Lost, not forgotten
A Coast Guard crew perished 40 years ago, but the memory of the men's service has not faded.
By NICOLE HUTCHESON
Published May 30, 2007
CLEARWATER - Susan Taylor's eyes still get full when she talks about the day they knocked on her door.
But the words - something like husband, missing, water - are a blur.
Taylor became a widow before the age of 21. Her husband, Coast Guardsman Albert Wilson, became a legend. That was 40 years ago. Taylor has since remarried and gained a deeper meaning of her loss.
But enduring connections last. They last through remarriage, death, 60 feet of water and even 40 years.
"I wanted what most girls wanted at that age - to be married," she said Tuesday. "And he was a wonderful husband."
A day after the nation honored its war dead, a more intimate commemoration of valor took place at the Coast Guard Air Station in Clearwater honoring Wilson and five fellow crewmen who lost their life March 5, 1967, in an ill-fated air rescue mission.
Clifford E. Hanna, Eckley M. Powlus Jr., Charles F. Shaw, Ralph Studstill, James Thompson, and Arthur L. Wilson - the men of Crew 1240 - never returned after rescuing a sinking yacht. Only in the past year has the discovery of the wreckage of their ill-fated trip given a hint to their demise.
So at the Clearwater station Tuesday, on the C-130 Hangar, about 70 Coast Guard officers stood in their dress blues with a dozens of other officials to salute the men's sacrifice and bring some closure to their families and former coworkers.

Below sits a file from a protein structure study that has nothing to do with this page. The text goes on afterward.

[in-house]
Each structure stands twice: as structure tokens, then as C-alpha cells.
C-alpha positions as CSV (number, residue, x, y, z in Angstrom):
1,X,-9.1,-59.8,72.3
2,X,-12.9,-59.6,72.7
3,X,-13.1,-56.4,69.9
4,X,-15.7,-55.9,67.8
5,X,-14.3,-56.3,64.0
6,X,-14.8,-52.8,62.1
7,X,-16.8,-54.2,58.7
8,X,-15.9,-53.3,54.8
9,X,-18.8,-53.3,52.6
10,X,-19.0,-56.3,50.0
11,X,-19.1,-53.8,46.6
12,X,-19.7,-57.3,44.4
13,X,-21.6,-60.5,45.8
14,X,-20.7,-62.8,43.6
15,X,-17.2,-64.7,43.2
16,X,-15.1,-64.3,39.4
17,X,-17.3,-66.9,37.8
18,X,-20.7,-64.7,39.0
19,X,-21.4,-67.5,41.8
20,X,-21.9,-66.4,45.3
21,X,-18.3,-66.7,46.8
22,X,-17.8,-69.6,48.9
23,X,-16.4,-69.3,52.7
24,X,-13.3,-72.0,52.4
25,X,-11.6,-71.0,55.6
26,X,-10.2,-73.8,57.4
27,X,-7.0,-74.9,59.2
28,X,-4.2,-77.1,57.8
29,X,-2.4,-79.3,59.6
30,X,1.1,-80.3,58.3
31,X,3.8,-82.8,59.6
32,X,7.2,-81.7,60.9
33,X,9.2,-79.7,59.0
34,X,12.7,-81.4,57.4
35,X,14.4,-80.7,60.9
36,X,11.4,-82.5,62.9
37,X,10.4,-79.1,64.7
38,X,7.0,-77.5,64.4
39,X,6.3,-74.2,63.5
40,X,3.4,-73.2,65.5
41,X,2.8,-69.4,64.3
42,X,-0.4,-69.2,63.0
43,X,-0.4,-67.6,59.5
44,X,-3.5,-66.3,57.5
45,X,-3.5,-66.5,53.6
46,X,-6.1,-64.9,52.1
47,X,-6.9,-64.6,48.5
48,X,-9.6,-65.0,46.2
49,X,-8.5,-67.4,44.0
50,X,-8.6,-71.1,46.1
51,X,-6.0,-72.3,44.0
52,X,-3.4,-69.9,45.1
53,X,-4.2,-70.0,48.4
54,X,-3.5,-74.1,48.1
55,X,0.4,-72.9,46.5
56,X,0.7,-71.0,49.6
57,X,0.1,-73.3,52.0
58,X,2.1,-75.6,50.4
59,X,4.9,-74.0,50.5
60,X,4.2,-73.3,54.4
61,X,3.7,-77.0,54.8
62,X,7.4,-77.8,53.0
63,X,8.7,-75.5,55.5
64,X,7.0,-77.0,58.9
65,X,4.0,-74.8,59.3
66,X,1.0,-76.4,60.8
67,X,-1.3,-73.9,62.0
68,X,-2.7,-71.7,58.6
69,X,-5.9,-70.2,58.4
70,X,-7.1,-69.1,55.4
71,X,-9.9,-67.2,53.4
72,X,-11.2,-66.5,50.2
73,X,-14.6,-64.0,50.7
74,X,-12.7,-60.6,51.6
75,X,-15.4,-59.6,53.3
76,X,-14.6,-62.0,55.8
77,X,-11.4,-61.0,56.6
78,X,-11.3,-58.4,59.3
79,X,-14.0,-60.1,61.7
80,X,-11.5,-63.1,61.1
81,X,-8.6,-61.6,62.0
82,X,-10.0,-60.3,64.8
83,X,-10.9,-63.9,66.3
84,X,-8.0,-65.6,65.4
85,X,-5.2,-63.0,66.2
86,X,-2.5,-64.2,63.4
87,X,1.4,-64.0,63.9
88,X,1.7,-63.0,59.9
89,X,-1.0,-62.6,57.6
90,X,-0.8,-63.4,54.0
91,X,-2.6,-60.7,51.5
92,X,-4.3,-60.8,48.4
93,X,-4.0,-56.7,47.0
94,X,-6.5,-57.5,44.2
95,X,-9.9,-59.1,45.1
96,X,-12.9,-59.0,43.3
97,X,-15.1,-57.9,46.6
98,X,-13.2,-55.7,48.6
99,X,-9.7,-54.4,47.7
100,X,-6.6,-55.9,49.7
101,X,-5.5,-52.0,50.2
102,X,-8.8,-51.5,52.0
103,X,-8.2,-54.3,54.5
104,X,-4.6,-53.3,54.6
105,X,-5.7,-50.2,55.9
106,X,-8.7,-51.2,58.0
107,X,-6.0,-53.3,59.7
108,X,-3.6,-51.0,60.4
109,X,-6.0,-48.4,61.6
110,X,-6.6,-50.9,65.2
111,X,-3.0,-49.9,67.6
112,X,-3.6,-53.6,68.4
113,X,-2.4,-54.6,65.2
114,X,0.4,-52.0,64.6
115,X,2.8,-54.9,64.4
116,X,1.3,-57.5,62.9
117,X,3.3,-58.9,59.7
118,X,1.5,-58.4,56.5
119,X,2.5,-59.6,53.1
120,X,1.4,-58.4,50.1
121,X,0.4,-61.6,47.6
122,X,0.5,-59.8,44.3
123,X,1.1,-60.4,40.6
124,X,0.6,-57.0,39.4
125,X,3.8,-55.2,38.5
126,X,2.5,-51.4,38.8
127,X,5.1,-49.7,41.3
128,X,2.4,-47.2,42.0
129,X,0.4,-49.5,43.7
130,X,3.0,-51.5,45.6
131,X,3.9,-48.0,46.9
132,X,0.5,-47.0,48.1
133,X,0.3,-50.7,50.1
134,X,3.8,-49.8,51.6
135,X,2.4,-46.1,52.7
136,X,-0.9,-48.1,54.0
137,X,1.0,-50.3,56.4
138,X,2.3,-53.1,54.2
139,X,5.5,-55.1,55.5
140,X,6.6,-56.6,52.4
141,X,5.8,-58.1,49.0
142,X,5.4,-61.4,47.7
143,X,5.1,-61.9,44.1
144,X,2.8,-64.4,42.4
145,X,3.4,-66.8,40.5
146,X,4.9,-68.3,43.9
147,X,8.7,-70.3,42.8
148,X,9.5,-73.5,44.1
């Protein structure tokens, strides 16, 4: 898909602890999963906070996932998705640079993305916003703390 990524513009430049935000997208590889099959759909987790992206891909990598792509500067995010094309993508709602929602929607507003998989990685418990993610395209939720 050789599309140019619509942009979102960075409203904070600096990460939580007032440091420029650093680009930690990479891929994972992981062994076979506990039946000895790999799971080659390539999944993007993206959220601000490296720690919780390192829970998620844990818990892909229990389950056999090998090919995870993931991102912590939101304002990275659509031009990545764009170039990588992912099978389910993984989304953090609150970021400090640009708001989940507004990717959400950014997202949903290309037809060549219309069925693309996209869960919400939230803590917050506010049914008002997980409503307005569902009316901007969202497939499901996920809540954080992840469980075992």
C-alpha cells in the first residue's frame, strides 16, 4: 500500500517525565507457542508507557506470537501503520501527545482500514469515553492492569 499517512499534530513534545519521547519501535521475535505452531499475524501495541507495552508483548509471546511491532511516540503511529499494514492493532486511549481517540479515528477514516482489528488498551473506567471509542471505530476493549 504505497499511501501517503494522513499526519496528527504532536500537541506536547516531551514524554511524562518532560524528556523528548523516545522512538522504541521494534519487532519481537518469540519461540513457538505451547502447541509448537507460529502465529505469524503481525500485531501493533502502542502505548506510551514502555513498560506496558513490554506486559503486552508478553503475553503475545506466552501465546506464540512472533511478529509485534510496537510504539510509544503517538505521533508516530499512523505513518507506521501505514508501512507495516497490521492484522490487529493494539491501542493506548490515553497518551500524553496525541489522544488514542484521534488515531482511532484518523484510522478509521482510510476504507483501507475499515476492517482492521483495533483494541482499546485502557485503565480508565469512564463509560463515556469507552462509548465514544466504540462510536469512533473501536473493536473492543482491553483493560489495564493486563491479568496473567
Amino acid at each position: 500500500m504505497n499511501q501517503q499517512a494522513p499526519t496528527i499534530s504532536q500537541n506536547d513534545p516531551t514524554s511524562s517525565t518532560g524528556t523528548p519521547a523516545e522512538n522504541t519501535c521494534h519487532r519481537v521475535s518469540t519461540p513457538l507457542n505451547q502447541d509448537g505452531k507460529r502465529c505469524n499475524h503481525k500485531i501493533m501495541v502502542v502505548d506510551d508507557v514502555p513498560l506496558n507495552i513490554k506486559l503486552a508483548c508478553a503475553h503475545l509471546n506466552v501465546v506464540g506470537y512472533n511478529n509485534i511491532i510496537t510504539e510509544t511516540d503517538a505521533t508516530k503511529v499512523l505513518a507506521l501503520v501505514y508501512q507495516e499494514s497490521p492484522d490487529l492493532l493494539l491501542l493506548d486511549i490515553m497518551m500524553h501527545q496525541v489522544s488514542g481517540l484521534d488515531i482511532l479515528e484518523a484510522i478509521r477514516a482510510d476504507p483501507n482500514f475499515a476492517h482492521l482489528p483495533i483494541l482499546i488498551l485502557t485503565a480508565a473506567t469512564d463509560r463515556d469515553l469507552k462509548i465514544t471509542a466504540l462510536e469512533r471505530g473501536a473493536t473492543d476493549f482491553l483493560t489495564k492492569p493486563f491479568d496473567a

"It's a sobering reason why we're here today, but we never know what will happen and we must never forget," said retired Vice Admiral Howard Thorsen. "Forty years later we're still appreciative of their performance and duty."
It was around 9 o'clock on that March night when the crew boarded an Albatross airplane - a new-style amphibian craft - and flew out from the air station, then in St. Petersburg. A yacht was sinking near Apalachicola in the Florida Panhandle.
The plane successfully dropped a dewatering pump to the distressed yacht then disappeared into a thick fog. Thirteen days later, the bodies of Studstill, 38, Hanna, 30 and Shaw, 22 were found.
Up until last summer there wasn't much more known about the wreck.
During a routine dive, Michael C. Barnette of St. Petersburg found the plane wreckage in the Gulf of Mexico about 22 miles east of Apalachicola. His findings were confirmed by Florida State University's Crime Scene Investigation team and the Coast Guard. The remains of Wilson, Powlus and Thompson have never been found.
On Tuesday, representatives for each family received an American flag that had flown over the U.S. Capitol in the men's honor at U.S. Rep. C.W. Bill Young's request.
And in June, a special plaque honoring the crew will be transported by a buoy tender boat and sunk at the wreckage site. The site will be designated a grave site and restricted from divers.
"He gave the ultimate sacrifice," said Scott Powlus, 44, who was 3 years old when his father died. "So, yes, he's a hero to the Coast Guard, to the United States of America and to me."
Nicole Hutcheson can be reached at firstname.lastname@example.org or 727445-4162.